After facing off in a contentious forum in Sudler Hall last Friday, mayoral candidates Justin Elicker FES ’10 SOM ’10 and Toni Harp intensified their clash in a fiery debate downtown, just days before the city’s highly anticipated primary election.
On Thursday, incumbent Harp and Elicker participated in a mayoral forum hosted at New Haven’s Cooperative Arts and Humanities High School. The New Haven Independent, the Spanish-language news platform La Voz Hispana, the League of Women’s Voters and the New Haven Democracy Fund — the city’s public financing initiative — co-hosted the debate in front of an overflowing crowd of a little over 300 people. The hopefuls answered questions about their policies and platforms, but also butted heads over several highly emotional topics in front of an audience that often expressed its own sentiments by loudly cheering, booing and heckling as candidates delivered answers.
“My administration has given room and a place for everyone to participate,” Harp told a receptive audience. “We have moved New Haven forward. There is still more work to do, but I want to work with each and every one of you.”
Harp, who is seeking a fourth term, and Elicker — previously the executive director of the New Haven Land trust and former East Rock Alder — answered questions proposed by a panel of local journalists, including Paul Bass of the New Haven Independent and Mary O’Leary of the New Haven Register.
The evening got off to a contentious start, with the first question touching on the city’s financial accountability and future. Harp defended her administration’s record and cited improvement in New Haven’s poor financial standing. On the other hand, Elicker sounded the bell and warned that the city needed to correct its financial pattern before it courted bankruptcy or lost its own fiscal autonomy to the state.
New Haven, like many of Connecticut’s cities, has struggled with its finances in recent years as costs and interest payments soared and sources of revenue stagnated. The city took on its largest ever restructuring of debt last summer — alongside an 11 percent increase in taxes that Elicker critiqued and Harp defended as difficult but necessary.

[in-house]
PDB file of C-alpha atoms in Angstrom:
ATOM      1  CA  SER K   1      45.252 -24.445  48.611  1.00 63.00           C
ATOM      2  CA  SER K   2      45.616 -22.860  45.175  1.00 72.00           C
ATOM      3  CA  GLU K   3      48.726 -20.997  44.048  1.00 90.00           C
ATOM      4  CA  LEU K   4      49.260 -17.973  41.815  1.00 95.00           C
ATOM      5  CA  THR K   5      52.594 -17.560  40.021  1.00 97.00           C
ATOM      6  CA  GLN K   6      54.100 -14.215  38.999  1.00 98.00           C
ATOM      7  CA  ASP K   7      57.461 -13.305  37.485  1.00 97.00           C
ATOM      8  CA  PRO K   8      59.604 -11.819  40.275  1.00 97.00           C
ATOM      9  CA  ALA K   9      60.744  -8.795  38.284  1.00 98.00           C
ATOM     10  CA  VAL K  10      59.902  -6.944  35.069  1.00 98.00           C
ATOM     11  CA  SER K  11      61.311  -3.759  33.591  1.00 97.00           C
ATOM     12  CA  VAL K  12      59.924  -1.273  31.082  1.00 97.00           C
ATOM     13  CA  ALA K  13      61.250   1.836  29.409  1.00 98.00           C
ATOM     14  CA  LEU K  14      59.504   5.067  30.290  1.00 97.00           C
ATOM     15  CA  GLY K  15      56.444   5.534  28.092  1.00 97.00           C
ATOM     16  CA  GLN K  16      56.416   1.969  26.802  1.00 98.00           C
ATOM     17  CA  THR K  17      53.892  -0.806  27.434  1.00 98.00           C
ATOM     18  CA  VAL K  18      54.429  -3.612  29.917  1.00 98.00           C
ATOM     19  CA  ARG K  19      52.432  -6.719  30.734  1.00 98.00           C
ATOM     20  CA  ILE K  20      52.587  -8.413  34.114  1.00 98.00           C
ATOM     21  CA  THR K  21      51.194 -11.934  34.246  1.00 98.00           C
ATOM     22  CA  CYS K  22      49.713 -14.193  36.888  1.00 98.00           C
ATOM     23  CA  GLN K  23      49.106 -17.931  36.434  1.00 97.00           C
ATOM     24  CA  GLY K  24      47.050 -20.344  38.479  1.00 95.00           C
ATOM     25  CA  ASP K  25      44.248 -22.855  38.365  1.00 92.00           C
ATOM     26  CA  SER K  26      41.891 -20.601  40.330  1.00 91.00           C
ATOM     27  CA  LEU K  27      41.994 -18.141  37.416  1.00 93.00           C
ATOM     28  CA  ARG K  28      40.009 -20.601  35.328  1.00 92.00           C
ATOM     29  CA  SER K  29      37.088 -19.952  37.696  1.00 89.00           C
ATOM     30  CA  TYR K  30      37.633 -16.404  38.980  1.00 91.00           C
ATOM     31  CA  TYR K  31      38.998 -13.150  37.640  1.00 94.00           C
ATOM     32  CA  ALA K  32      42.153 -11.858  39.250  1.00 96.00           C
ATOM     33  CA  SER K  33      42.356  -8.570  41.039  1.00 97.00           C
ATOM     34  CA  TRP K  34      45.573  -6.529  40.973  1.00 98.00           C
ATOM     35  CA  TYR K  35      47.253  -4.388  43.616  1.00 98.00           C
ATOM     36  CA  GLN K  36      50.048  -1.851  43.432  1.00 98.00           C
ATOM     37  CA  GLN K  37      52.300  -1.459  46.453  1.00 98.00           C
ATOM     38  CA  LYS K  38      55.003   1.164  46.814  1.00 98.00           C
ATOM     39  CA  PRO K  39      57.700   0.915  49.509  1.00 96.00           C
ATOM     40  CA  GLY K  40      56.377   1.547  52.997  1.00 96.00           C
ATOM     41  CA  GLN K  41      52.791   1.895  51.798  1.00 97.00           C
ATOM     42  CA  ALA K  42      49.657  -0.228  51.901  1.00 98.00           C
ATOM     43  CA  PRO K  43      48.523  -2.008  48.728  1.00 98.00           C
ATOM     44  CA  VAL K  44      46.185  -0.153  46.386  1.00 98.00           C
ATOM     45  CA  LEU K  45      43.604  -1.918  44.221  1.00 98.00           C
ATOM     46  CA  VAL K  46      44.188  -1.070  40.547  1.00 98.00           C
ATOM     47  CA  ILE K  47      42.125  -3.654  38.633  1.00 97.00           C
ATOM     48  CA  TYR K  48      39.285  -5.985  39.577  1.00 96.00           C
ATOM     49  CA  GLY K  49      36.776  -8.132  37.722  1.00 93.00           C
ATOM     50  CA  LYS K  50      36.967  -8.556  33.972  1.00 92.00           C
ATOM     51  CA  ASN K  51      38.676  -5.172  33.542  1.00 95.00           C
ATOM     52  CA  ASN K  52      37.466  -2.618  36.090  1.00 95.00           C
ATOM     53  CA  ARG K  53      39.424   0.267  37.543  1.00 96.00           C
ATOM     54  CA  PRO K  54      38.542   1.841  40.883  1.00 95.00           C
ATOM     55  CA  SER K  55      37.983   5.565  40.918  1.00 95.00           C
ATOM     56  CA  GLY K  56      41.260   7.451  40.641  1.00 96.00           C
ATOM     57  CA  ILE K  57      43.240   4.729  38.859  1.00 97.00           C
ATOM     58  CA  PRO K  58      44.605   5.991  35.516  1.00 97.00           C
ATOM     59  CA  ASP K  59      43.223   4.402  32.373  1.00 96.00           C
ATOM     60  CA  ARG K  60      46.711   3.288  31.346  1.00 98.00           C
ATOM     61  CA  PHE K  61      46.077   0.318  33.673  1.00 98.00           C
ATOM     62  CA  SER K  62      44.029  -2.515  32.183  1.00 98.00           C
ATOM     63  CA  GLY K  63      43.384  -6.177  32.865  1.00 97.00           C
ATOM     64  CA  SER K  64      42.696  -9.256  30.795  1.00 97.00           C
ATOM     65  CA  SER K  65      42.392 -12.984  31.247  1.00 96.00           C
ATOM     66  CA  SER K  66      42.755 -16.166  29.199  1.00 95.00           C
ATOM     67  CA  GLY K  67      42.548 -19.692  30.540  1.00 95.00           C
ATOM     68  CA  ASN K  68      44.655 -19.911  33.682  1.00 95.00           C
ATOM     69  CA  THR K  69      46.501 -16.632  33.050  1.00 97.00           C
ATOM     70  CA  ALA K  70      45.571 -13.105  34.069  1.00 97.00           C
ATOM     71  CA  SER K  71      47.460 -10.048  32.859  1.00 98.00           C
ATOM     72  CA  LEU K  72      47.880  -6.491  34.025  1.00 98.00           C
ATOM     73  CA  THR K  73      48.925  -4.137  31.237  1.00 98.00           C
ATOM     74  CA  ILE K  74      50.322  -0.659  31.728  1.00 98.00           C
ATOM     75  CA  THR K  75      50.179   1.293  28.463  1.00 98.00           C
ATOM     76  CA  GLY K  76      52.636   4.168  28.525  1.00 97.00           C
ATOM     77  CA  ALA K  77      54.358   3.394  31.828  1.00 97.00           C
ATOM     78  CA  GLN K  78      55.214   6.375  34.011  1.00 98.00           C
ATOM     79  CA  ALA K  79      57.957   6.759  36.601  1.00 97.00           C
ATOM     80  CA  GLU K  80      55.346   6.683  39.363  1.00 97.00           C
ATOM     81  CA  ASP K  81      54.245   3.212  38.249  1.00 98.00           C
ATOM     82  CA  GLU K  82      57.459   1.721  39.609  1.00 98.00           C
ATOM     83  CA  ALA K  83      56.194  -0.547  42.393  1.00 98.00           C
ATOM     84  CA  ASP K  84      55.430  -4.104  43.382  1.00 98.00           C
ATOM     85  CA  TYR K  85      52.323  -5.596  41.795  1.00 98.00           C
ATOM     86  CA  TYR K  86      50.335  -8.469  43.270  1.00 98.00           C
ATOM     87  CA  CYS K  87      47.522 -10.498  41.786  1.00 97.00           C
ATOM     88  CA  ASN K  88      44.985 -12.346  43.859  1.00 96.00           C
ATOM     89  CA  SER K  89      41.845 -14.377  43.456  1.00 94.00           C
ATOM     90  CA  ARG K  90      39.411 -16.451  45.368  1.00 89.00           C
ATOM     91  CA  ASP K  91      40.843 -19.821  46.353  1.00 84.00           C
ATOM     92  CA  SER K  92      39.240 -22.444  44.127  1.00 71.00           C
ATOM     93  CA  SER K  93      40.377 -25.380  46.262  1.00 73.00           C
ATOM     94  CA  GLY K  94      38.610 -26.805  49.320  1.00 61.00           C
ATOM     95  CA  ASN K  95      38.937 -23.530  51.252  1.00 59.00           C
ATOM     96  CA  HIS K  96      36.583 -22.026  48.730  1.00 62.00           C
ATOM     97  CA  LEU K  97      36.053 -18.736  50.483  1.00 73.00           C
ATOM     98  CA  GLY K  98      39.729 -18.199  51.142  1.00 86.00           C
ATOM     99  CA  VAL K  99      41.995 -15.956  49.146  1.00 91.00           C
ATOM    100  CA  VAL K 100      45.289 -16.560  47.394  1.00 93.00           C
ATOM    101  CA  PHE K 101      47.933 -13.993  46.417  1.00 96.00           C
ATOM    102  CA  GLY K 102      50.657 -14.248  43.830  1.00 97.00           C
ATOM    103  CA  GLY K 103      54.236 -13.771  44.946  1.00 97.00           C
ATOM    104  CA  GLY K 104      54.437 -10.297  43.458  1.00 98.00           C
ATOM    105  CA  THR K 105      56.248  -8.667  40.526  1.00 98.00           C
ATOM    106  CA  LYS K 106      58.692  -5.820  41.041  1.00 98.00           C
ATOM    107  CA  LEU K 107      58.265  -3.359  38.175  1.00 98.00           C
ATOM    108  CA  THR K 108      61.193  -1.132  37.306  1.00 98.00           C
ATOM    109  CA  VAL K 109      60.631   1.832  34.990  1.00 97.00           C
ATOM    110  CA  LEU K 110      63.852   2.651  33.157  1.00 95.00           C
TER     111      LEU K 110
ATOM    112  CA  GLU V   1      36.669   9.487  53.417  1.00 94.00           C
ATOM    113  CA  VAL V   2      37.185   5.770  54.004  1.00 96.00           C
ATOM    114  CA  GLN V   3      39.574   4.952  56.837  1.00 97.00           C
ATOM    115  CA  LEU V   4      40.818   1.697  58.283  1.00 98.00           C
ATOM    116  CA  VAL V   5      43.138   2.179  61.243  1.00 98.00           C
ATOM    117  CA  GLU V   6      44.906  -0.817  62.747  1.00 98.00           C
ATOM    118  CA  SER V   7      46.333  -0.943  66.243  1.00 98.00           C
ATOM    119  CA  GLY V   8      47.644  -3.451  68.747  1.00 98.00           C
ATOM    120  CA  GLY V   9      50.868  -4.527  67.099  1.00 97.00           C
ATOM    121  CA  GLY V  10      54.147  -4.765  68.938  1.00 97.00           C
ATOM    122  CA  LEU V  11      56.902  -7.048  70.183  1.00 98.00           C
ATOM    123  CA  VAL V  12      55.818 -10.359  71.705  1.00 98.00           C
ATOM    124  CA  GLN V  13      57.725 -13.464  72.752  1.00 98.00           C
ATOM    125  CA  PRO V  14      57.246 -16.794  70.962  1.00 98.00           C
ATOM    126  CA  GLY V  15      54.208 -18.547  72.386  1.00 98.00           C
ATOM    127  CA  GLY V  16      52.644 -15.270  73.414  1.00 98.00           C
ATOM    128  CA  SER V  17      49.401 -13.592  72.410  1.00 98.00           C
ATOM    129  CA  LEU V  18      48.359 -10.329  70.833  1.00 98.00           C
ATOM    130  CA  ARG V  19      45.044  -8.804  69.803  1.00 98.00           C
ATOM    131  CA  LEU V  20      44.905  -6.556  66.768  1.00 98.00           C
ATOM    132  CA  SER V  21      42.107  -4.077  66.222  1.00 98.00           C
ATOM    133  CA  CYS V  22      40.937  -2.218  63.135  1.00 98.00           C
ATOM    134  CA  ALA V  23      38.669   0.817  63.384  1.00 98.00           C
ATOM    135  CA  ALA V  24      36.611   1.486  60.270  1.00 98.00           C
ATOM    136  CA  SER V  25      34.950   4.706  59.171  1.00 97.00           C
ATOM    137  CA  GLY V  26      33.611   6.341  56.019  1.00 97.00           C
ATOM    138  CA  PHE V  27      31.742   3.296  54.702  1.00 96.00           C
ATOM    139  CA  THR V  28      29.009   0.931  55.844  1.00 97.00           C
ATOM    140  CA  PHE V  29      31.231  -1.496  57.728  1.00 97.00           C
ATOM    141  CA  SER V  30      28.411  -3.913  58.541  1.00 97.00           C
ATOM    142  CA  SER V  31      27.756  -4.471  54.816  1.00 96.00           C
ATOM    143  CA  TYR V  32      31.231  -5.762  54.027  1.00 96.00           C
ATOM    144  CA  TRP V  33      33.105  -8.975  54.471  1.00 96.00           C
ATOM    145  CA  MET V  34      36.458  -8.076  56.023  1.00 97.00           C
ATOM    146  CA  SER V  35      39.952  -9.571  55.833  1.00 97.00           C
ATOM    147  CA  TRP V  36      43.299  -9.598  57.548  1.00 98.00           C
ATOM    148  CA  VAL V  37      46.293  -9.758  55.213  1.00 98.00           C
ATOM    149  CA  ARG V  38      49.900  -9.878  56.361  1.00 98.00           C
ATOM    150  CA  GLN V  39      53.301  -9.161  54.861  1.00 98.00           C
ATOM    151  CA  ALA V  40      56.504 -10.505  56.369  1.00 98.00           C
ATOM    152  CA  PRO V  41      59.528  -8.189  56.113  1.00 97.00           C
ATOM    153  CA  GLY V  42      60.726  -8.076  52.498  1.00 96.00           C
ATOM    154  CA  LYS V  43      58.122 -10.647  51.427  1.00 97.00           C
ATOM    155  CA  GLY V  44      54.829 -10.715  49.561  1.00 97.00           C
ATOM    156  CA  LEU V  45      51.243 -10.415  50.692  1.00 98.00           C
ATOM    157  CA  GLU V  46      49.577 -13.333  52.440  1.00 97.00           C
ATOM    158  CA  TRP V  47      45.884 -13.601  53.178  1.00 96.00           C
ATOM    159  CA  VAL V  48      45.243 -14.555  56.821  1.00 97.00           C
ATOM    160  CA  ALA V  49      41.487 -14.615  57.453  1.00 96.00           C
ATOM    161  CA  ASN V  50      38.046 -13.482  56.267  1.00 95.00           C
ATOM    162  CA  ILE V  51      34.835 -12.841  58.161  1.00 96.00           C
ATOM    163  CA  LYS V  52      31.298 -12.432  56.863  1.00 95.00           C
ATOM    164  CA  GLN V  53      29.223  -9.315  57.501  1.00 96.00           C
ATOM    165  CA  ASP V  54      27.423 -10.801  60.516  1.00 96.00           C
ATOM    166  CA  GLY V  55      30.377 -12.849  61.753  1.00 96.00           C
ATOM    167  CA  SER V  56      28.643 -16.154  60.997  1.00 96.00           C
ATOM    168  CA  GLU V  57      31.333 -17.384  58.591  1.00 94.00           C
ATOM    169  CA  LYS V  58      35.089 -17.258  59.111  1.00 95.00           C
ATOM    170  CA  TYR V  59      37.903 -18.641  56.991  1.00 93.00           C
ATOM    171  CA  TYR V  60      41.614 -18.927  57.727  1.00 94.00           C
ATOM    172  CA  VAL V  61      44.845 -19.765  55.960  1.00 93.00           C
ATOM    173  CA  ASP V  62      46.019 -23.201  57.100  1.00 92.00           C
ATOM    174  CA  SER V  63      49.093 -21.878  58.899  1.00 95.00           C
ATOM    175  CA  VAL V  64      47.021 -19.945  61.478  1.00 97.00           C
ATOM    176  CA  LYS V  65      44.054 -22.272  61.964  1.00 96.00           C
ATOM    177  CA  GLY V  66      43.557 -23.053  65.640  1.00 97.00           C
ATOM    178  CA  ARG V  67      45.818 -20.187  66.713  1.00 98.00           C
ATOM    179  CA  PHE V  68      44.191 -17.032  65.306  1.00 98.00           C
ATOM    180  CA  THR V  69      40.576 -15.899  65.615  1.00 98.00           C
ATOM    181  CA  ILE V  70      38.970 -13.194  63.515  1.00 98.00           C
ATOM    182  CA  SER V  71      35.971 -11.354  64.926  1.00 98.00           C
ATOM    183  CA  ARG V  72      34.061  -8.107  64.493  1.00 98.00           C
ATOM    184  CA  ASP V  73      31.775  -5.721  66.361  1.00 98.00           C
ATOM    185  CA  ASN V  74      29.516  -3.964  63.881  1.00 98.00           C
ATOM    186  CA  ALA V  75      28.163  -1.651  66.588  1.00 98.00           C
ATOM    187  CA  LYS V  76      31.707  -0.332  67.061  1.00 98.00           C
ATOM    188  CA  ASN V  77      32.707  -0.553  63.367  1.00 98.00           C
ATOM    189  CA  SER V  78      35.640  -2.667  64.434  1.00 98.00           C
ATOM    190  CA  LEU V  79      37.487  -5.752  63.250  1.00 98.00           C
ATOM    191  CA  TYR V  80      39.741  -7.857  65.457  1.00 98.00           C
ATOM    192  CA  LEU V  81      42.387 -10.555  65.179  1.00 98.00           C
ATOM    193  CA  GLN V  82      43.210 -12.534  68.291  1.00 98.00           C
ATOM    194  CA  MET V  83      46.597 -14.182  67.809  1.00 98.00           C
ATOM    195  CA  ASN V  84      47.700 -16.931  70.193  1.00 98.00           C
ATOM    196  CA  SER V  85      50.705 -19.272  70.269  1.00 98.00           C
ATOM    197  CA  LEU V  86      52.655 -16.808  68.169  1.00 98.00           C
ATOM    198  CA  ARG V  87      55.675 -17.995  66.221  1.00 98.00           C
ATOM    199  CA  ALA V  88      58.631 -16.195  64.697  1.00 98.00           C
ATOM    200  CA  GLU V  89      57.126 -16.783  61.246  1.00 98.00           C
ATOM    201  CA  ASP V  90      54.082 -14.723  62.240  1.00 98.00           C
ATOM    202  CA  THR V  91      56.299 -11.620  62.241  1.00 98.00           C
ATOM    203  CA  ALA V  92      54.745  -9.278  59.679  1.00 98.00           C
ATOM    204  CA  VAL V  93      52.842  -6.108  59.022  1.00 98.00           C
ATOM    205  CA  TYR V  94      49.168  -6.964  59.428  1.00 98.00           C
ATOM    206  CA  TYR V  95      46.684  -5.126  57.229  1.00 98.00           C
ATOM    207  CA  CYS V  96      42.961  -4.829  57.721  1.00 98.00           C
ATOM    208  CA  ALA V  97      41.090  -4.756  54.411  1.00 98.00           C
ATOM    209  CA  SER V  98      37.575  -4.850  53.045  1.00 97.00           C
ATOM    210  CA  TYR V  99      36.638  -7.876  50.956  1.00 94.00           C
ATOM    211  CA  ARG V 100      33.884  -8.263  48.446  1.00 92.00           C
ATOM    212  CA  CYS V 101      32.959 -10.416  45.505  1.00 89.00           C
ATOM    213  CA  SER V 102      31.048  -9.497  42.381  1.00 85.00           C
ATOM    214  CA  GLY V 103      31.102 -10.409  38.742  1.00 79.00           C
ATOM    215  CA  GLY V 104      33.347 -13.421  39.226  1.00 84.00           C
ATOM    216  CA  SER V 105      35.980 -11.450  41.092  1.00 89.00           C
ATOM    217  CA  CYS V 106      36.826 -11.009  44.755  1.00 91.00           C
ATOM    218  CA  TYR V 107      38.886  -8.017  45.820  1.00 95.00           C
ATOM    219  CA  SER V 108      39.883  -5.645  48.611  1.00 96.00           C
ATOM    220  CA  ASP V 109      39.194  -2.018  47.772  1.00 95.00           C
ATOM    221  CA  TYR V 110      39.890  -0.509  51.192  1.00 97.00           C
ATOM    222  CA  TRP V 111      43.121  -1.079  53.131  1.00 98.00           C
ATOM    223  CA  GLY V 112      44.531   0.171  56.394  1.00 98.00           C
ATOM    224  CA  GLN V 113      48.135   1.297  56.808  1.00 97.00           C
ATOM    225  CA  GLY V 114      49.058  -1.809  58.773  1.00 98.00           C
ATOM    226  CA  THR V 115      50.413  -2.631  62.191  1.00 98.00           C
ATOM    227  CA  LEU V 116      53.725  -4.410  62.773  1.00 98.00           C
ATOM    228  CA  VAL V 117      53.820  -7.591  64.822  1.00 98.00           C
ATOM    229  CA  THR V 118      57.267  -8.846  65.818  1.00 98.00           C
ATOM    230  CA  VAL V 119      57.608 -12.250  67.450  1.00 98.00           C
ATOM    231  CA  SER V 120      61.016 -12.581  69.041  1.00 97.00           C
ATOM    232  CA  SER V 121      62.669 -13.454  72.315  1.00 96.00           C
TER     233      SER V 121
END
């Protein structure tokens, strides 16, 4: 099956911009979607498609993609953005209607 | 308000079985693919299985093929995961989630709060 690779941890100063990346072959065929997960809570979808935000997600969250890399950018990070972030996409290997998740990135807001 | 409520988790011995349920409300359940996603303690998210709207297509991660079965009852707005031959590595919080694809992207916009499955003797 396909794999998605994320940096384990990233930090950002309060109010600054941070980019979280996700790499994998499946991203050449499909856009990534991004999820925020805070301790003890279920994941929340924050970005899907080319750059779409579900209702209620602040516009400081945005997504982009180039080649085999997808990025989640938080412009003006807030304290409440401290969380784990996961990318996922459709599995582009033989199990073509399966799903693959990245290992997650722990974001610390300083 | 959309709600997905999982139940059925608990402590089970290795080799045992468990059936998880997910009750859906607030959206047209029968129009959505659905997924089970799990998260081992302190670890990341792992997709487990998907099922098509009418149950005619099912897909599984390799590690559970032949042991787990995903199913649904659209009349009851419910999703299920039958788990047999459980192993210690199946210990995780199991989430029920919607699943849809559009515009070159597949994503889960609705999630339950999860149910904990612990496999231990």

Elicker criticized the Harp administration’s fiscal choices and lack of transparency. He is participating in the Democracy Fund — which caps individual donors at $390 instead of the otherwise legal limit of $1000, and provides conditional matching funds. Harp has never participated in the Democracy Fund. On Thursday, he touted his clean fundraising as representative of the clean leadership he envisions in City Hall.
Harp denounced the Democracy Fund as a system that “rewards people at the higher end” and said that “only the very wealthy from wealthy neighborhoods” reap the benefits of the Democracy Fund. The system, she said, is “stacked against poor people.” Elicker responded immediately thereafter, expressing his disappointment with the mayor’s characterization — to the sound of loud audience boos.
Elicker has repeatedly characterized Harp and her administration — which has seen several staffing and expenditure scandals in the last term — as ineffective and corrupt. Harp acknowledged some mistakes, noting her firing of individual staffers, but also characterized Elicker’s criticism on her administration as a critique of the city’s civil servants and staffers.
The forum’s explosiveness continued, with the pressure of the upcoming election clearly pressing both candidates. In response to a question about Spanish language education and bilingual education in public schools from La Voz Hispana reporter Carlos Resto, Elicker delivered his full response in Spanish, elaborating on the importance of accessible education for all.
Resto focused in on several key questions for the Hispanic and Latinx community, asking about education and New Haven’s immigrant-related policies, given the anti-immigrant rhetoric in the federal government. He asked Harp if the Elm City should “continue to be a sanctuary city,” an important question for local activists.
Harp’s response was that the city should continue to be a “welcoming” city but did not directly address the designation of “sanctuary.”
The race also involved discussion over more technical questions on zoning, parking lot expansion and the question of Tweed airport’s future. In their closing statements, each candidate refrained from attacking their respective opponent, instead pleading with the audience to support them.
Elicker — who debuted his first television ad this morning — referenced his daughter Molly’s first day of school and drew a parallel, noting that while he does “respect and admire” Harp’s work in the city, it was time for more progressive, transparent leadership.
“New Haven is at a moment where we’re ready for a new stage, a new type of government and leadership that’s more accessible and more responsive.”
The majority of the audience members at the debate were avowed Harp supporters. Many carried yard signs and cheered loudly for the mayor throughout the night. In her closing statement, Harp appealed to working together with the entire community and was drowned out by cheers.
The mayoral primary is on Sept. 10.
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